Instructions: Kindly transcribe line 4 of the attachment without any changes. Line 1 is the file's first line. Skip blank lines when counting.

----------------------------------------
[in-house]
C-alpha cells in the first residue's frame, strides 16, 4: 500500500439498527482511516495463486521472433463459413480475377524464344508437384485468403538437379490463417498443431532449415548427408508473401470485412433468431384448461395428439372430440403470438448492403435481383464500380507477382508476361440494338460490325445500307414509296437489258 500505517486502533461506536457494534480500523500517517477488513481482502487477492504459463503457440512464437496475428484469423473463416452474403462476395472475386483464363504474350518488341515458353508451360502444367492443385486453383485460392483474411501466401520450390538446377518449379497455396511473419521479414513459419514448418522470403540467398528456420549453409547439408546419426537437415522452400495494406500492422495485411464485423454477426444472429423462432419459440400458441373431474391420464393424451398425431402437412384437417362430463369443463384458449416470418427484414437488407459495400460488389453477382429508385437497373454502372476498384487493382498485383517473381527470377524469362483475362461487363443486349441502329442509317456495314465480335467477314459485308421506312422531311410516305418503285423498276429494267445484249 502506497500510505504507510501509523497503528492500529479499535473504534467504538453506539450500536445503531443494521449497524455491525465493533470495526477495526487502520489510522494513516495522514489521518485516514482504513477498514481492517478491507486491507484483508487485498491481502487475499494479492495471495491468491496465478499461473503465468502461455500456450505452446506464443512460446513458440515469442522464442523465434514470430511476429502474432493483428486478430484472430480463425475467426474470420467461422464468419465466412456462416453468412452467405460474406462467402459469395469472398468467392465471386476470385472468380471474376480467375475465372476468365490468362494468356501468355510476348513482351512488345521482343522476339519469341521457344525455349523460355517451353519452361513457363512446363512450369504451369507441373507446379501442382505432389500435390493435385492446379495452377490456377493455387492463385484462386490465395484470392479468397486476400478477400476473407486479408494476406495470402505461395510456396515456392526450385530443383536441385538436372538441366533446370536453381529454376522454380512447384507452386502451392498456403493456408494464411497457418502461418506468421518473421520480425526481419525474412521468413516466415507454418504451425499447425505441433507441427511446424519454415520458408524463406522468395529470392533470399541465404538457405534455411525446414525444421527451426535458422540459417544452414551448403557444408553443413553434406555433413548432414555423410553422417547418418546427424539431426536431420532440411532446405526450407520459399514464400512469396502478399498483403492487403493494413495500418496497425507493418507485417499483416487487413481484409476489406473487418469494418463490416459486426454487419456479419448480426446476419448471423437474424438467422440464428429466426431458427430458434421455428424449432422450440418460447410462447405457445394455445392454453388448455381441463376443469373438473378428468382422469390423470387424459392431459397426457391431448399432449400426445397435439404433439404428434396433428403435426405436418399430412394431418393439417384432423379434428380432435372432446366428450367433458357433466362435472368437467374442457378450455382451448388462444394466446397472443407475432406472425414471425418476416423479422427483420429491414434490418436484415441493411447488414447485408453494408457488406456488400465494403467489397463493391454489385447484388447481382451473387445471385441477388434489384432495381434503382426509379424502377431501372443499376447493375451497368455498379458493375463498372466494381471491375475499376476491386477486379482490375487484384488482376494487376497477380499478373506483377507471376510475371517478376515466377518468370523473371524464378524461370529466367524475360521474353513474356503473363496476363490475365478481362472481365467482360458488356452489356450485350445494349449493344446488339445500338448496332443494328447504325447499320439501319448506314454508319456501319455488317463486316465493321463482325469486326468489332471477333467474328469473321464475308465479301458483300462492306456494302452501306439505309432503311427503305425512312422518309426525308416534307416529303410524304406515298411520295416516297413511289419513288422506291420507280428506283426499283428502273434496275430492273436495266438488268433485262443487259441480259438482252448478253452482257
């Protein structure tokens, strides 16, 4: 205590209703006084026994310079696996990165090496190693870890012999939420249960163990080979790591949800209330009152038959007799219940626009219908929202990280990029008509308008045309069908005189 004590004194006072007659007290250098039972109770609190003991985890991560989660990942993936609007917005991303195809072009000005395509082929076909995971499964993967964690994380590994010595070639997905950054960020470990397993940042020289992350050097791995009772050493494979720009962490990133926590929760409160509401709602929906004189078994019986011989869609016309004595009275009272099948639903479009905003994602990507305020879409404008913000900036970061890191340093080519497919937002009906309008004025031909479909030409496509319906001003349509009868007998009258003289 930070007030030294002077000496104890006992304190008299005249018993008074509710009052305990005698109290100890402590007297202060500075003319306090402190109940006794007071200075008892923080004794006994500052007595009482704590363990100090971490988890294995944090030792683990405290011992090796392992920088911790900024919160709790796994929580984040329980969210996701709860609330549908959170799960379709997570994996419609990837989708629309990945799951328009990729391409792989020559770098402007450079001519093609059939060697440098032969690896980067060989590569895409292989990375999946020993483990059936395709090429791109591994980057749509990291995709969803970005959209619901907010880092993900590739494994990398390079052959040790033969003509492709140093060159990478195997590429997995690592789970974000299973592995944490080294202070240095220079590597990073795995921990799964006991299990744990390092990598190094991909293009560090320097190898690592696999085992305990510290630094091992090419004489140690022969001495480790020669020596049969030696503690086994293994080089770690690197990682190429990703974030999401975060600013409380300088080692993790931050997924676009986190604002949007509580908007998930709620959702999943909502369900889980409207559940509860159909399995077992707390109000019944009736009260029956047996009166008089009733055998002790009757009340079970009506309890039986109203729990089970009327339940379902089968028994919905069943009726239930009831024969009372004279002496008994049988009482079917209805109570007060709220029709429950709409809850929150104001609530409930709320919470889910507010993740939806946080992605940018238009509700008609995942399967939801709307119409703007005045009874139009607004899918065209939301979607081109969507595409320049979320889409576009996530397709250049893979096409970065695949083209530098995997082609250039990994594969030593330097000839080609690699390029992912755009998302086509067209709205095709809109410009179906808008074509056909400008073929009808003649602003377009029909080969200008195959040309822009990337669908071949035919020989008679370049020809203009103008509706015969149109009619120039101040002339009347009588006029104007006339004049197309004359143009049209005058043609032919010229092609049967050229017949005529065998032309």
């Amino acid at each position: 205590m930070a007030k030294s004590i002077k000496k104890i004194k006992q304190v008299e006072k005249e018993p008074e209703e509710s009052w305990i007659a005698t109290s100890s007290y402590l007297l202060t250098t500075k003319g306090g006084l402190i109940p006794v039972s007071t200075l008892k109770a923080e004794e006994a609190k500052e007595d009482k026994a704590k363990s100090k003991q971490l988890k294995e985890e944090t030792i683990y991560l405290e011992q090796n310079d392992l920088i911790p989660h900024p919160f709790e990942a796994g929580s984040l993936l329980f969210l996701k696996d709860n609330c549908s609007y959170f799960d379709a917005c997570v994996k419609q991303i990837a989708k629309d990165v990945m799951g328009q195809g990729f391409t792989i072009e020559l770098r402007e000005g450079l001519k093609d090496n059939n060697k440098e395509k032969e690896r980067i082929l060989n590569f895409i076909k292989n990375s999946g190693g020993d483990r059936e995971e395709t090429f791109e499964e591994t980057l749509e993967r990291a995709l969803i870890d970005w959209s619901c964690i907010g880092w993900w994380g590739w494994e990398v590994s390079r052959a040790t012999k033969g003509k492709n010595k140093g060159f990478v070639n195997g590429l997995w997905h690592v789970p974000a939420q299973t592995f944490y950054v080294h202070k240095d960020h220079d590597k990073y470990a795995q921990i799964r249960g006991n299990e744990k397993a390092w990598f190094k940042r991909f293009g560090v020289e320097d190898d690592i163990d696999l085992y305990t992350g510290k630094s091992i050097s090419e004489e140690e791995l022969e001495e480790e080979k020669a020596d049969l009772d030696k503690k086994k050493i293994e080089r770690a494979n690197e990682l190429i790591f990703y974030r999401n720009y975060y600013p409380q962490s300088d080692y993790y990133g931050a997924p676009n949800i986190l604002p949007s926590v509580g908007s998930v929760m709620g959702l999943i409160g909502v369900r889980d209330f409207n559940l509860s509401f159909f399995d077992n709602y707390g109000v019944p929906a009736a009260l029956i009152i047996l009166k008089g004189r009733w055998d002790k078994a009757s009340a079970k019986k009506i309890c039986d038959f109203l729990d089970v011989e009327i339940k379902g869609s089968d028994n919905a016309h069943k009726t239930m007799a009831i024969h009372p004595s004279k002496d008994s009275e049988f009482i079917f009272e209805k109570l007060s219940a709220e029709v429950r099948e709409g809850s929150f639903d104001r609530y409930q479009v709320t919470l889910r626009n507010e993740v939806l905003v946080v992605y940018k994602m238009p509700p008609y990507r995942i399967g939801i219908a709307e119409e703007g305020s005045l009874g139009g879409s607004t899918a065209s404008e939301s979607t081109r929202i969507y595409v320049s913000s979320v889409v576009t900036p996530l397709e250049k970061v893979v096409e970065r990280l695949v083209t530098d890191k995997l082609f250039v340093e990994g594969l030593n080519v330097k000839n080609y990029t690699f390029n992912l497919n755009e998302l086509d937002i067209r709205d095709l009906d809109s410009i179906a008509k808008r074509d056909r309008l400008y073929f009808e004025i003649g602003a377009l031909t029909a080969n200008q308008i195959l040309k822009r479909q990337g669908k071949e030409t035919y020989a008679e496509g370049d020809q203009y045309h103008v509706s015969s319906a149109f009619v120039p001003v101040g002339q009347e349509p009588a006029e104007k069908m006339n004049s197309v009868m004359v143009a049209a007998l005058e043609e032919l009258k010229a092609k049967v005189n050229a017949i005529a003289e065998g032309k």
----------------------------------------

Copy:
């Amino acid at each position: 205590m930070a007030k030294s004590i002077k000496k104890i004194k006992q304190v008299e006072k005249e018993p008074e209703e509710s009052w305990i007659a005698t109290s100890s007290y402590l007297l202060t250098t500075k003319g306090g006084l402190i109940p006794v039972s007071t200075l008892k109770a923080e004794e006994a609190k500052e007595d009482k026994a704590k363990s100090k003991q971490l988890k294995e985890e944090t030792i683990y991560l405290e011992q090796n310079d392992l920088i911790p989660h900024p919160f709790e990942a796994g929580s984040l993936l329980f969210l996701k696996d709860n609330c549908s609007y959170f799960d379709a917005c997570v994996k419609q991303i990837a989708k629309d990165v990945m799951g328009q195809g990729f391409t792989i072009e020559l770098r402007e000005g450079l001519k093609d090496n059939n060697k440098e395509k032969e690896r980067i082929l060989n590569f895409i076909k292989n990375s999946g190693g020993d483990r059936e995971e395709t090429f791109e499964e591994t980057l749509e993967r990291a995709l969803i870890d970005w959209s619901c964690i907010g880092w993900w994380g590739w494994e990398v590994s390079r052959a040790t012999k033969g003509k492709n010595k140093g060159f990478v070639n195997g590429l997995w997905h690592v789970p974000a939420q299973t592995f944490y950054v080294h202070k240095d960020h220079d590597k990073y470990a795995q921990i799964r249960g006991n299990e744990k397993a390092w990598f190094k940042r991909f293009g560090v020289e320097d190898d690592i163990d696999l085992y305990t992350g510290k630094s091992i050097s090419e004489e140690e791995l022969e001495e480790e080979k020669a020596d049969l009772d030696k503690k086994k050493i293994e080089r770690a494979n690197e990682l190429i790591f990703y974030r999401n720009y975060y600013p409380q962490s300088d080692y993790y990133g931050a997924p676009n949800i986190l604002p949007s926590v509580g908007s998930v929760m709620g959702l999943i409160g909502v369900r889980d209330f409207n559940l509860s509401f159909f399995d077992n709602y707390g109000v019944p929906a009736a009260l029956i009152i047996l009166k008089g004189r009733w055998d002790k078994a009757s009340a079970k019986k009506i309890c039986d038959f109203l729990d089970v011989e009327i339940k379902g869609s089968d028994n919905a016309h069943k009726t239930m007799a009831i024969h009372p004595s004279k002496d008994s009275e049988f009482i079917f009272e209805k109570l007060s219940a709220e029709v429950r099948e709409g809850s929150f639903d104001r609530y409930q479009v709320t919470l889910r626009n507010e993740v939806l905003v946080v992605y940018k994602m238009p509700p008609y990507r995942i399967g939801i219908a709307e119409e703007g305020s005045l009874g139009g879409s607004t899918a065209s404008e939301s979607t081109r929202i969507y595409v320049s913000s979320v889409v576009t900036p996530l397709e250049k970061v893979v096409e970065r990280l695949v083209t530098d890191k995997l082609f250039v340093e990994g594969l030593n080519v330097k000839n080609y990029t690699f390029n992912l497919n755009e998302l086509d937002i067209r709205d095709l009906d809109s410009i179906a008509k808008r074509d056909r309008l400008y073929f009808e004025i003649g602003a377009l031909t029909a080969n200008q308008i195959l040309k822009r479909q990337g669908k071949e030409t035919y020989a008679e496509g370049d020809q203009y045309h103008v509706s015969s319906a149109f009619v120039p001003v101040g002339q009347e349509p009588a006029e104007k069908m006339n004049s197309v009868m004359v143009a049209a007998l005058e043609e032919l009258k010229a092609k049967v005189n050229a017949i005529a003289e065998g032309k």